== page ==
Mark Crawford (‘The Social Dilemma’ composer) on how he went from the doc’s sound recorder to scoring the entire film [EXCLUSIVE VIDEO INTERVIEW]

When Mark Crawford started working on the recent Netflix documentary “The Social Dilemma,” he was originally only working as a sound recorder for the film. “At the beginning I had no expectations that I would become the composer,” he tells us in our recent webchat (watch the video above). While recording he would think about what kind of music to put along to the film, sketched out some ideas and sent them to Davis Coombe, the film’s editor, who put them into some of the scenes which caught the eye of director, Jeff Orlowski. “He kind of stopped and said, “Who did this piece?’ And it always kinda came back to me and so that was where the first initial discussions happened.”

“The Social Dilemma,” which is currently streaming on Netflix, examines the way that social media platforms depend on hooking people into consuming content through their products. The film further delves into how this business model has had a toxic effect on society as well as the mental well-being of the platform’s users. The documentary snagged seven Emmy nominations this year including one for Best Documentary or Nonfiction Special as well as Crawford’s first career nomination for Best Documentary Music Score.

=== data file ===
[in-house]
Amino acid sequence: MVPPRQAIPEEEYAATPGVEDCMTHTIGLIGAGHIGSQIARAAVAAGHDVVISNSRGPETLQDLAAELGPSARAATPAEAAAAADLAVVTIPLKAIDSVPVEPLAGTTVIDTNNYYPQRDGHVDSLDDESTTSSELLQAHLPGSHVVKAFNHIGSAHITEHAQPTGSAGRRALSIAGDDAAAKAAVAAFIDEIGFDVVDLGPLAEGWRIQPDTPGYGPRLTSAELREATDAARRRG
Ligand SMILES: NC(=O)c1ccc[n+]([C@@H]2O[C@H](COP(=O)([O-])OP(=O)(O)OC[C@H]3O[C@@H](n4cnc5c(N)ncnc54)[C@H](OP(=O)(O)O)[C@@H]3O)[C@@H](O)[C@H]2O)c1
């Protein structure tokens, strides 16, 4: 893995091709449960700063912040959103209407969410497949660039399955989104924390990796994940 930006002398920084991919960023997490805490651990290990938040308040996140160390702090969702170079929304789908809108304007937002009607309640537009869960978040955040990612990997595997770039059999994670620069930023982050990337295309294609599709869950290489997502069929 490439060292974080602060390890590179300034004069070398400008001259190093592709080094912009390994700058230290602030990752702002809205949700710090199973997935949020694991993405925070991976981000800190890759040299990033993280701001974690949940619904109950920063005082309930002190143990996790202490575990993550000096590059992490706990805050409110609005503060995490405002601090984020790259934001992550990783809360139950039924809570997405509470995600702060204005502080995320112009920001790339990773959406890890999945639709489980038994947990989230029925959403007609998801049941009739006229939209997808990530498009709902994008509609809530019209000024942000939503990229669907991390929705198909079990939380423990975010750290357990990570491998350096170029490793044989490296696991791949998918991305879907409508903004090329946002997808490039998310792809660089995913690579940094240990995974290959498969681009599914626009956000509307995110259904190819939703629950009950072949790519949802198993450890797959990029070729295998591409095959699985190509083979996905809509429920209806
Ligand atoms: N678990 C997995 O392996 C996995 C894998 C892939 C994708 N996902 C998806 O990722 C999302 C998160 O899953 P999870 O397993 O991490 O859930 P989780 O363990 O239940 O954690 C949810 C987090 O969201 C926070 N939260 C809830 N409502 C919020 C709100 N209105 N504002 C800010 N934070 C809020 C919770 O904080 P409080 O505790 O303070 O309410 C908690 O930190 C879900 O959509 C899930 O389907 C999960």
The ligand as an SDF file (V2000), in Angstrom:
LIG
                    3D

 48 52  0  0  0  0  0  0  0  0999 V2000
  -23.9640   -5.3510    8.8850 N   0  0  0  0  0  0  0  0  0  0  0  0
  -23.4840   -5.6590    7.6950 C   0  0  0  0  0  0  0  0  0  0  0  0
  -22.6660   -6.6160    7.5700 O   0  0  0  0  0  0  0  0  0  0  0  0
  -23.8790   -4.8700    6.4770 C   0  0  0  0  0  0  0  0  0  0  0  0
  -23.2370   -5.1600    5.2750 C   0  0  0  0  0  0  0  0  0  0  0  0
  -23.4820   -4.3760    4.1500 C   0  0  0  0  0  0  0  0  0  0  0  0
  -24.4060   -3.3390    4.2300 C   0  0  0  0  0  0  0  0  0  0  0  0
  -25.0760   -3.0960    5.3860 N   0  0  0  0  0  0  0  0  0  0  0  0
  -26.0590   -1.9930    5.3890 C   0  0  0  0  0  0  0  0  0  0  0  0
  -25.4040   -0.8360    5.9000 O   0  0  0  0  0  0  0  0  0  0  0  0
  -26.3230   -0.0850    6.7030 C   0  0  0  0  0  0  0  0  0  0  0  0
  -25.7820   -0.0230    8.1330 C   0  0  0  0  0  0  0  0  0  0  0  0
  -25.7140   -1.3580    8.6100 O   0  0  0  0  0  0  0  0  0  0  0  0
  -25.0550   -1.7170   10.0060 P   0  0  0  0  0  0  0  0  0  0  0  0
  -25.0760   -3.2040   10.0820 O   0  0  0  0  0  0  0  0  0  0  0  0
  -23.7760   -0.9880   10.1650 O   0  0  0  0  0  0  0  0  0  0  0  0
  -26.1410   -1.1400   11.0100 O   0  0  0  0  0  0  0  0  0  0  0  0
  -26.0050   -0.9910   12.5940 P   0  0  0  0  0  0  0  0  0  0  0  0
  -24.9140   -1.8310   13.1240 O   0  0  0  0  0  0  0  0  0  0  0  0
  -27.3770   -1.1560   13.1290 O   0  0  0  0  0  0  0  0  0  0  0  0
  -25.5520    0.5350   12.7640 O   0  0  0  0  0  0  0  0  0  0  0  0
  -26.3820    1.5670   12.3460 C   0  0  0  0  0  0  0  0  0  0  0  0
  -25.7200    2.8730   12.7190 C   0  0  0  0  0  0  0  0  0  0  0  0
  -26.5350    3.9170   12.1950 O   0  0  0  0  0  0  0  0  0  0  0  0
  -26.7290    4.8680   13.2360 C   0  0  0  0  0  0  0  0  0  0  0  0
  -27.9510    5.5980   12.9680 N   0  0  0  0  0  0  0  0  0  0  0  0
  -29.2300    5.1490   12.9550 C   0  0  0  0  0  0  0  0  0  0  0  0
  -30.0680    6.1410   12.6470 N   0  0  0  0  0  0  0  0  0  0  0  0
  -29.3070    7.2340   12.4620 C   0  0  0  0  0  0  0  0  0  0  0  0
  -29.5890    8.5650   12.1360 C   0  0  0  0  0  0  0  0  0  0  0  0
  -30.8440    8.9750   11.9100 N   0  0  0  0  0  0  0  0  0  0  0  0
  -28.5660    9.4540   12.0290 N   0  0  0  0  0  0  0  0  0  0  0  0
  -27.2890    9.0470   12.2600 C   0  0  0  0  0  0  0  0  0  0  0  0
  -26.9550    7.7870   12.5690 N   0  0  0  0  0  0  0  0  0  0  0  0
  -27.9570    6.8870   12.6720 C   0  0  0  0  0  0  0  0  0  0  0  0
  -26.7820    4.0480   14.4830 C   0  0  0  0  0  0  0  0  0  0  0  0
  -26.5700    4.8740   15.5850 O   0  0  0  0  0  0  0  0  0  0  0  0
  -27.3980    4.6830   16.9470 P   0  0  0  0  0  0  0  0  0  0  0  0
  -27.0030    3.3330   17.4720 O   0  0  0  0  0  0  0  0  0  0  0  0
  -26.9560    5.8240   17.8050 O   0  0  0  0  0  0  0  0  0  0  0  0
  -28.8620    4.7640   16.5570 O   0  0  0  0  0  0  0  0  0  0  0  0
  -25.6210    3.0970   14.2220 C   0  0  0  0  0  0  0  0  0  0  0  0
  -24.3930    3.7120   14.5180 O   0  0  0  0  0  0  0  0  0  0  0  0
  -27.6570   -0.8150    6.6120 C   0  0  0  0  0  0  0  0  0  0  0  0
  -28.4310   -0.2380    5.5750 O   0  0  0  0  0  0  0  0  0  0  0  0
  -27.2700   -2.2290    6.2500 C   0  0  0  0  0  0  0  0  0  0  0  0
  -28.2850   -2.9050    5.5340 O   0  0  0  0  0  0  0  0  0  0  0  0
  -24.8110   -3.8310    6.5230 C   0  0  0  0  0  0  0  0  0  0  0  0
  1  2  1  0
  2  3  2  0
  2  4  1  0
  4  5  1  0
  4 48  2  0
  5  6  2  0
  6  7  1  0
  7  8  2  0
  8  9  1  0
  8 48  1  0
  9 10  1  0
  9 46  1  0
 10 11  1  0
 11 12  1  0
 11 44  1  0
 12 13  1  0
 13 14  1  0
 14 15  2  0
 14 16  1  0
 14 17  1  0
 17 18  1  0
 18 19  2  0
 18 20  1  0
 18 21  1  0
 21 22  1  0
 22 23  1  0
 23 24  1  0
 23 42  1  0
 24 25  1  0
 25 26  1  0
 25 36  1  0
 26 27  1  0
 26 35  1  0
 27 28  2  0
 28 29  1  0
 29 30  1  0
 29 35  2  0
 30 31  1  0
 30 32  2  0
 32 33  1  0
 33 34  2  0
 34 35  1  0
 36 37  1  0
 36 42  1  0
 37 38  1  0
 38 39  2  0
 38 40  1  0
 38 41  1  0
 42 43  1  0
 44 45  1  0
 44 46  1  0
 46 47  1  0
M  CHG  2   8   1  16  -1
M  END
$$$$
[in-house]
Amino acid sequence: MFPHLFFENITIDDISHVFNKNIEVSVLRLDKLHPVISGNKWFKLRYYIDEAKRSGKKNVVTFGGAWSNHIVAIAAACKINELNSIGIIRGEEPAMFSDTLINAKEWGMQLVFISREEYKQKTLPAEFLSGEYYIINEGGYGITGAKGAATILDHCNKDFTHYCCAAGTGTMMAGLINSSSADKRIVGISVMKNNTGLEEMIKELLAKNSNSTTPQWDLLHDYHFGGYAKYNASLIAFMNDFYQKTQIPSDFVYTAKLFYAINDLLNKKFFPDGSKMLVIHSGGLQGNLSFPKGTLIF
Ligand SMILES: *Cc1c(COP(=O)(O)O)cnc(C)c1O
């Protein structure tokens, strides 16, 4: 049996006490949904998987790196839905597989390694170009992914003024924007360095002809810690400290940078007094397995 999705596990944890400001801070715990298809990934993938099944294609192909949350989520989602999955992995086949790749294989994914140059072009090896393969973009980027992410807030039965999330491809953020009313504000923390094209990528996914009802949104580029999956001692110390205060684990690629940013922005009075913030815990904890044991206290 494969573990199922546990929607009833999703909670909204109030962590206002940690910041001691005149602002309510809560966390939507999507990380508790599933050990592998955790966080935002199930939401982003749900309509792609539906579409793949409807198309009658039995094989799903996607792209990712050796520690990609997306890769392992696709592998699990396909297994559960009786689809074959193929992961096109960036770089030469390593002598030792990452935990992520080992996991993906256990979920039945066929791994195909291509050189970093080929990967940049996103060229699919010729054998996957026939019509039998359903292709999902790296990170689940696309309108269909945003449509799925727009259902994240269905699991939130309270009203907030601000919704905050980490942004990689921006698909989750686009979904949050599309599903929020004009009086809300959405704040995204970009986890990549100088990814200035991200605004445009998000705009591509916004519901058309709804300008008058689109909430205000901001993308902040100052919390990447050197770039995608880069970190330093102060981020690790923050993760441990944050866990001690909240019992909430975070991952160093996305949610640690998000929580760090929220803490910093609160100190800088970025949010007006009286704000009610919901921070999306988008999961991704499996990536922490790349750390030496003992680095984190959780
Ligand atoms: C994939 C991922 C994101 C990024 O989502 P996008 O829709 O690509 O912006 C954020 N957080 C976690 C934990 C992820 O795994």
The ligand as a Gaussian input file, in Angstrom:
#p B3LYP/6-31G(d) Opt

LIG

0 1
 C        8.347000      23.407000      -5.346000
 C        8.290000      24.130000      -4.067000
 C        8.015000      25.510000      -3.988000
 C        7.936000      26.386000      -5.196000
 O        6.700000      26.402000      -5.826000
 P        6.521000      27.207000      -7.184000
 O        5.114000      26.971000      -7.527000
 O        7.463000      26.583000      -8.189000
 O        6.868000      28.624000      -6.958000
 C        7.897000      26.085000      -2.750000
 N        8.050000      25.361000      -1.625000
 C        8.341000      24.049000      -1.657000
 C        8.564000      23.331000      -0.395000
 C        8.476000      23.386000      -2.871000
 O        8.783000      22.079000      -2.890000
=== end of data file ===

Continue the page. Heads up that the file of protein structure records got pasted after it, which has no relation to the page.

Crawford’s favorite part of composing the music for the film was just getting to play around with various synthesizers starting with a surge modular synthesizer. “It’s a crude synthesizer that has a bunch of wires and knobs and it’s more just playing around and punching in numbers and just seeing what sounds cool.” Through his experimentation with the electronic sounds, he was able to hone in on the theme that he wanted to focus on in the score. “It was really trying to find that sound of emitting the beast from this weird electronic instrument. That was just super fun.”

The film’s structure, which combines a standard documentary with a parallel narrative that explores how social media affects a family, proved tricky, at first, for Crawford to score. “What we came across was honing in on that dilemma aspect where there’s the narrative world versus the documentary world, humans versus computers, all these kind of pairings that I felt were riper for a musical idea.” He achieved this by scoring the beginning parts with the family in a traditional acoustic orchestration. When the family members get sucked into social media, the score takes a drastic turn using synthesizers. “As the film progresses, the music starts to break down and the computers start to take over–almost as if they’re taking the pilot seat for the latter half of the film in scoring.”

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